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J Exp Bot. 2016 May;67(10):3165-75. doi: 10.1093/jxb/erw118. Epub 2016 Mar 19.

Photorespiratory glycolate oxidase is essential for the survival of the red alga Cyanidioschyzon merolae under ambient CO2 conditions.

Author information

  • 1Institute of Plant Biochemistry, Cluster of Excellence on Plant Sciences (CEPLAS), Heinrich Heine University, Universitätsstraße 1, 40225 Düsseldorf, Germany.
  • 2University Rostock, Department Plant Physiology, Albert-Einstein-Straße 3, 18059 Rostock, Germany.
  • 3Division of Symbiosis and Cell Evolution, National Institute of Genetics, 1111 Yata, Mishima 411-8540, Shizuoka, Japan.
  • 4Division of Symbiosis and Cell Evolution, National Institute of Genetics, 1111 Yata, Mishima 411-8540, Shizuoka, Japan Japan Science and Technology Agency, CREST, 4-1-8 Honcho, Kawaguchi 332-0012, Saitama, Japan.
  • 5Institute of Plant Biochemistry, Cluster of Excellence on Plant Sciences (CEPLAS), Heinrich Heine University, Universitätsstraße 1, 40225 Düsseldorf, Germany andreas.weber@hhu.de.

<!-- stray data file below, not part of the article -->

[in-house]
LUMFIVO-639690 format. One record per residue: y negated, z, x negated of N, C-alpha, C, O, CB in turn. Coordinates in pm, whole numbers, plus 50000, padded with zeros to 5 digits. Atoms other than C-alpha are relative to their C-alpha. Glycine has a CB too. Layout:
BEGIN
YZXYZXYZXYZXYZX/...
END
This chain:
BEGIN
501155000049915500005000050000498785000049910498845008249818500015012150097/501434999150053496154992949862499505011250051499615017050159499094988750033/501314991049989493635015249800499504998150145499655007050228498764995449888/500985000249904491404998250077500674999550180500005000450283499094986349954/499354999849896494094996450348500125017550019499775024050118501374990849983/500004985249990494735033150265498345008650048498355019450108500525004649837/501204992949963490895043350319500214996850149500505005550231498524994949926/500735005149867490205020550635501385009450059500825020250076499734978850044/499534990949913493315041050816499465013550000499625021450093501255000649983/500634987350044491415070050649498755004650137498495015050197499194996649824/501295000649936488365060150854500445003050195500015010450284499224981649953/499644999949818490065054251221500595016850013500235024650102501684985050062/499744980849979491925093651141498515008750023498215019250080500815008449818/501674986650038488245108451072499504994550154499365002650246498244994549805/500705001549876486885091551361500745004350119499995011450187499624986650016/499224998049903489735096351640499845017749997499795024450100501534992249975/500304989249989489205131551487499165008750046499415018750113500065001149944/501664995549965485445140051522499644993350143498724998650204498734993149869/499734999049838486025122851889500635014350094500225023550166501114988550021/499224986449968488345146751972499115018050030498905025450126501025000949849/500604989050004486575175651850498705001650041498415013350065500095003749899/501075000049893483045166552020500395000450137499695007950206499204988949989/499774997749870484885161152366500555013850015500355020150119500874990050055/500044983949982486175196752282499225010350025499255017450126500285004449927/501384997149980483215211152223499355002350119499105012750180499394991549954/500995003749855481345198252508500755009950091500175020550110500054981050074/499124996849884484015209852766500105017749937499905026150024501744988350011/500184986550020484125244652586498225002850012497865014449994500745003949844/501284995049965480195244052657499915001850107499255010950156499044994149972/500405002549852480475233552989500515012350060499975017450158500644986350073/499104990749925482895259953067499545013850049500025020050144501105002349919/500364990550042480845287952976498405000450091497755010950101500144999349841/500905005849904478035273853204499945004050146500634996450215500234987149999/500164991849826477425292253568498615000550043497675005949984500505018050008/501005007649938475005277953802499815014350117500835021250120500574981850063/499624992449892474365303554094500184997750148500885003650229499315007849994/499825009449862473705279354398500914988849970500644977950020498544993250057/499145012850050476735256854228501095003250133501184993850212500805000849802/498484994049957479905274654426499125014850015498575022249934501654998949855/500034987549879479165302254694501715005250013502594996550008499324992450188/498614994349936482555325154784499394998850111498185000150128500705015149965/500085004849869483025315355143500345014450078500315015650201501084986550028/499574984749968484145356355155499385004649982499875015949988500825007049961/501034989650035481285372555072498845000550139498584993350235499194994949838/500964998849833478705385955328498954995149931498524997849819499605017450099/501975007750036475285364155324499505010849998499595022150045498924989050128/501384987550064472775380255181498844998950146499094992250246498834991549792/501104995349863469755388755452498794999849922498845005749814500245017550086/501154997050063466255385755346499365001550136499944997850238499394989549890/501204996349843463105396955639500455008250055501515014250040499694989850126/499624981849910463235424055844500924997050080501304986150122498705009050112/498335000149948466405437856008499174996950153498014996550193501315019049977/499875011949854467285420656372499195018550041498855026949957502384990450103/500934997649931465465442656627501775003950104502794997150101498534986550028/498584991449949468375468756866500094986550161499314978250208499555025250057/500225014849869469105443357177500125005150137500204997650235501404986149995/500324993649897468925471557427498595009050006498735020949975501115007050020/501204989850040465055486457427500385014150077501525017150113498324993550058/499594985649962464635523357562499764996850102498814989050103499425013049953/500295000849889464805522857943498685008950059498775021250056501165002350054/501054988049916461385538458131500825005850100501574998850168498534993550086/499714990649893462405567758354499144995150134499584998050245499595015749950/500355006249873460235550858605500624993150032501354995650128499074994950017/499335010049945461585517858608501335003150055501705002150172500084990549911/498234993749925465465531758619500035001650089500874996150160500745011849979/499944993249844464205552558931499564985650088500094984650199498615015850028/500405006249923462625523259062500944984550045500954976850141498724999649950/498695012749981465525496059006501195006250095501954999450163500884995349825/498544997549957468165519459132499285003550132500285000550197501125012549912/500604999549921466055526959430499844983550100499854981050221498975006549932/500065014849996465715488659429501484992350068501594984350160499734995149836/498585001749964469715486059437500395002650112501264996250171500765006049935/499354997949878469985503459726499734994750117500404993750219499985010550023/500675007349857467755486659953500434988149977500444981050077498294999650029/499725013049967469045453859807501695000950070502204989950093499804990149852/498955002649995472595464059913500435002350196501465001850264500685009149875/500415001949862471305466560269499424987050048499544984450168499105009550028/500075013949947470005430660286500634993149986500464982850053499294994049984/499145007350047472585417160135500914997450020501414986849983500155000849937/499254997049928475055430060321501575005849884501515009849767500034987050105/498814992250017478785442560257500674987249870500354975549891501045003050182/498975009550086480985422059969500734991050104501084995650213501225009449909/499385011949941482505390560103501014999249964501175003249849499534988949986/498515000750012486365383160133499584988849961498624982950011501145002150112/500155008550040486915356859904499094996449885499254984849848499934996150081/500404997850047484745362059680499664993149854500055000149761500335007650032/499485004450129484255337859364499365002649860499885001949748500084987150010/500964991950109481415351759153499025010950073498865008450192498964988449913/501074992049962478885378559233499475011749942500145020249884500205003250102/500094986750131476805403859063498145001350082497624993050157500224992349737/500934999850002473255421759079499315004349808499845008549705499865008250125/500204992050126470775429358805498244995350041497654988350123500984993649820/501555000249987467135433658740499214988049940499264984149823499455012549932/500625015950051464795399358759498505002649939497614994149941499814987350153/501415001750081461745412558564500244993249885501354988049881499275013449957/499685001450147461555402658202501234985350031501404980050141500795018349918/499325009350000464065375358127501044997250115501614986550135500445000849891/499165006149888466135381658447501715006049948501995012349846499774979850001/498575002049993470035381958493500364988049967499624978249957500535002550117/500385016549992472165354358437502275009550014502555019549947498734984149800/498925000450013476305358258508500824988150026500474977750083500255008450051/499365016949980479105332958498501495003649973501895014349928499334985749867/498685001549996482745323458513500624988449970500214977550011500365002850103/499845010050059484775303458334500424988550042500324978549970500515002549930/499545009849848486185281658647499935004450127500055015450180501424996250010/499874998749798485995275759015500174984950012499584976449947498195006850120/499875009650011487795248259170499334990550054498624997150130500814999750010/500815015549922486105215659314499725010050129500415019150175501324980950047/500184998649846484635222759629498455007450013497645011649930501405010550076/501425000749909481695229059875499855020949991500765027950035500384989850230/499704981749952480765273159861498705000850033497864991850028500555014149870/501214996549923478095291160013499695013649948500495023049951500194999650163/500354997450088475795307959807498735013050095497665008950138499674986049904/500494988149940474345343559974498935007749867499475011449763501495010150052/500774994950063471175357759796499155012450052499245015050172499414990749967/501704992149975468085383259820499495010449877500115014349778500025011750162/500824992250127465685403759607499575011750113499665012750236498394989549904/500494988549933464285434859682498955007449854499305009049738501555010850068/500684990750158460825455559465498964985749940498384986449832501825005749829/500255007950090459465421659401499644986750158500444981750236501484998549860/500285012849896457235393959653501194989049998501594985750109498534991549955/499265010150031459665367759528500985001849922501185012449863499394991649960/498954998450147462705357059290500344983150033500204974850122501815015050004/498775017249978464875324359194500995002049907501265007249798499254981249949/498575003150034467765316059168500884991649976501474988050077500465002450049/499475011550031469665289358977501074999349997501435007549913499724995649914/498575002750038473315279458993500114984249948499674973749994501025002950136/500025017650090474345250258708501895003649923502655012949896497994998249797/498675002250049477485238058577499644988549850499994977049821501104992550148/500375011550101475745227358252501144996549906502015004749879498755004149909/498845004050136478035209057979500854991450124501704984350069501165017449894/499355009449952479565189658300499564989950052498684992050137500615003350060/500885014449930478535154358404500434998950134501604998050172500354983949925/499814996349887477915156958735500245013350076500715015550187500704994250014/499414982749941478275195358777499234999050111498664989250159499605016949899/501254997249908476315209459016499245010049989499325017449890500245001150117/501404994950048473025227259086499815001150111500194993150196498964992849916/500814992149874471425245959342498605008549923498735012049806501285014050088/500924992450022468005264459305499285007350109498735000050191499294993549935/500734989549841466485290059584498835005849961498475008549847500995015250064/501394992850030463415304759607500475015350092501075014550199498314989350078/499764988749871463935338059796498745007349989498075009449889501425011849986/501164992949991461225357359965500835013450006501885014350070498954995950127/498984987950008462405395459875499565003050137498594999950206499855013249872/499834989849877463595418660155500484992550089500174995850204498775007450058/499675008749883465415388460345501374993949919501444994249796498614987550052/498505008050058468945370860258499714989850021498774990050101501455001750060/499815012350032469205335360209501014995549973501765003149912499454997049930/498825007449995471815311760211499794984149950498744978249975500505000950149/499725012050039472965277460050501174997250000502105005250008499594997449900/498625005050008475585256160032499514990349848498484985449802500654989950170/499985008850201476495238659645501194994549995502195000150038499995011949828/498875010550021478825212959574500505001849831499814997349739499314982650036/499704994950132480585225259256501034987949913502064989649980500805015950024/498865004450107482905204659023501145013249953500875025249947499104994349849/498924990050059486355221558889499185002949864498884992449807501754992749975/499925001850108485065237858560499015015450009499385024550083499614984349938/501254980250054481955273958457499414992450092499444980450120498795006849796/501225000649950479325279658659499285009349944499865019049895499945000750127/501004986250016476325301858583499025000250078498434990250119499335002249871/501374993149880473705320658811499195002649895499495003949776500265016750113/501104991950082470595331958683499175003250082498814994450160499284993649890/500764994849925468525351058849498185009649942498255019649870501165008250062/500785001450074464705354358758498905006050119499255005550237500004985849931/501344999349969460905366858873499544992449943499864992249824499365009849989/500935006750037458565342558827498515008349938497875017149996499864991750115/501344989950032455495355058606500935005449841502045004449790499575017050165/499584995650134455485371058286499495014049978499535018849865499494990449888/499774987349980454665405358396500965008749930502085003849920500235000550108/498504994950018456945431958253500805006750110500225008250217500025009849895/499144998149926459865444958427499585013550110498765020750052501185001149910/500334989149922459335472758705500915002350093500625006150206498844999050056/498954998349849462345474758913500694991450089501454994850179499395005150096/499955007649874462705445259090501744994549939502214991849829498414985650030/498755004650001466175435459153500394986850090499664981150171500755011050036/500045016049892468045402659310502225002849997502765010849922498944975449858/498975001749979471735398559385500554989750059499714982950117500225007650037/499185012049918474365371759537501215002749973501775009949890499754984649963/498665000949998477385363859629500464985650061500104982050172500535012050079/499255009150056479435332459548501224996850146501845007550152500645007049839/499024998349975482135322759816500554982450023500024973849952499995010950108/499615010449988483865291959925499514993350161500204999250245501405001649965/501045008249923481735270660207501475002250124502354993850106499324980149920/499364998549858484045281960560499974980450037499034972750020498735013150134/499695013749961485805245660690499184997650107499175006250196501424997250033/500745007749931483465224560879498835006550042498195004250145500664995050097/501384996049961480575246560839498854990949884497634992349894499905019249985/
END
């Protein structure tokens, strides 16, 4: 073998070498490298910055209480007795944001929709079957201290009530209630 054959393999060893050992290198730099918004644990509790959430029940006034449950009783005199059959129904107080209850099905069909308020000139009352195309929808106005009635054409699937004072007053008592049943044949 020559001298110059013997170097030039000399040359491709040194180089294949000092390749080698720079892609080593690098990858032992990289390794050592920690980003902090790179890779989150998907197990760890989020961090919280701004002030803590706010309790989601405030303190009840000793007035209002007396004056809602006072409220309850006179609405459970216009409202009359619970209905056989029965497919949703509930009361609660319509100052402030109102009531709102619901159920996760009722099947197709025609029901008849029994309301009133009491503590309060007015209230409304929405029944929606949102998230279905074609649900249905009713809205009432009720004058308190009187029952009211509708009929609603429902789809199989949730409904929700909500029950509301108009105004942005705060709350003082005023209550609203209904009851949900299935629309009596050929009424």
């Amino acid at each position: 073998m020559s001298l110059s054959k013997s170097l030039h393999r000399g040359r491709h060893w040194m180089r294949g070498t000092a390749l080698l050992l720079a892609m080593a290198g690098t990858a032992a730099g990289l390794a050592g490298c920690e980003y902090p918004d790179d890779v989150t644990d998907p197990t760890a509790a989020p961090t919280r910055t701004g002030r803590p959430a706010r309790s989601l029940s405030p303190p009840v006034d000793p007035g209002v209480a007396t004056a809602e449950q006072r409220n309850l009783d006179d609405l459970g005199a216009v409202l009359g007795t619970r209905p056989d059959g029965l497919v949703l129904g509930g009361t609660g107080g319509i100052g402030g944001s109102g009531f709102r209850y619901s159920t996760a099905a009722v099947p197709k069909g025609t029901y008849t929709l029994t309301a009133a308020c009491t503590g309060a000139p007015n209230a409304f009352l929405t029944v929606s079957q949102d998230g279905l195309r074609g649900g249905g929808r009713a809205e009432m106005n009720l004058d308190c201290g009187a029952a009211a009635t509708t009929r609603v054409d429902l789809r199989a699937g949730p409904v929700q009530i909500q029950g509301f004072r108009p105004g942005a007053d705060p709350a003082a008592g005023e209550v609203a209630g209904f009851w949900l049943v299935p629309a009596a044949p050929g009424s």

Abstract

Photorespiration is essential for all organisms performing oxygenic photosynthesis. The evolution of photorespiratory metabolism began among cyanobacteria and led to a highly compartmented pathway in plants. A molecular understanding of photorespiration in eukaryotic algae, such as glaucophytes, rhodophytes, and chlorophytes, is essential to unravel the evolution of this pathway. However, mechanistic detail of the photorespiratory pathway in red algae is scarce. The unicellular red alga Cyanidioschyzon merolae represents a model for the red lineage. Its genome is fully sequenced, and tools for targeted gene engineering are available. To study the function and importance of photorespiration in red algae, we chose glycolate oxidase (GOX) as the target. GOX catalyses the conversion of glycolate into glyoxylate, while hydrogen peroxide is generated as a side-product. The function of the candidate GOX from C. merolae was verified by the fact that recombinant GOX preferred glycolate over L-lactate as a substrate. Yellow fluorescent protein-GOX fusion proteins showed that GOX is targeted to peroxisomes in C. merolae The GOX knockout mutant lines showed a high-carbon-requiring phenotype with decreased growth and reduced photosynthetic activity compared to the wild type under ambient air conditions. Metabolite analyses revealed glycolate and glycine accumulation in the mutant cells after a shift from high CO2 conditions to ambient air. In summary, or results demonstrate that photorespiratory metabolism is essential for red algae. The use of a peroxisomal GOX points to a high photorespiratory flux as an ancestral feature of all photosynthetic eukaryotes.

KEYWORDS:

Evolution; glycolate oxidase; knockout mutant; metabolites; photorespiration; red alga.

PMID:
26994474
PMCID:
PMC4867895
DOI:
10.1093/jxb/erw118
[PubMed - in process]
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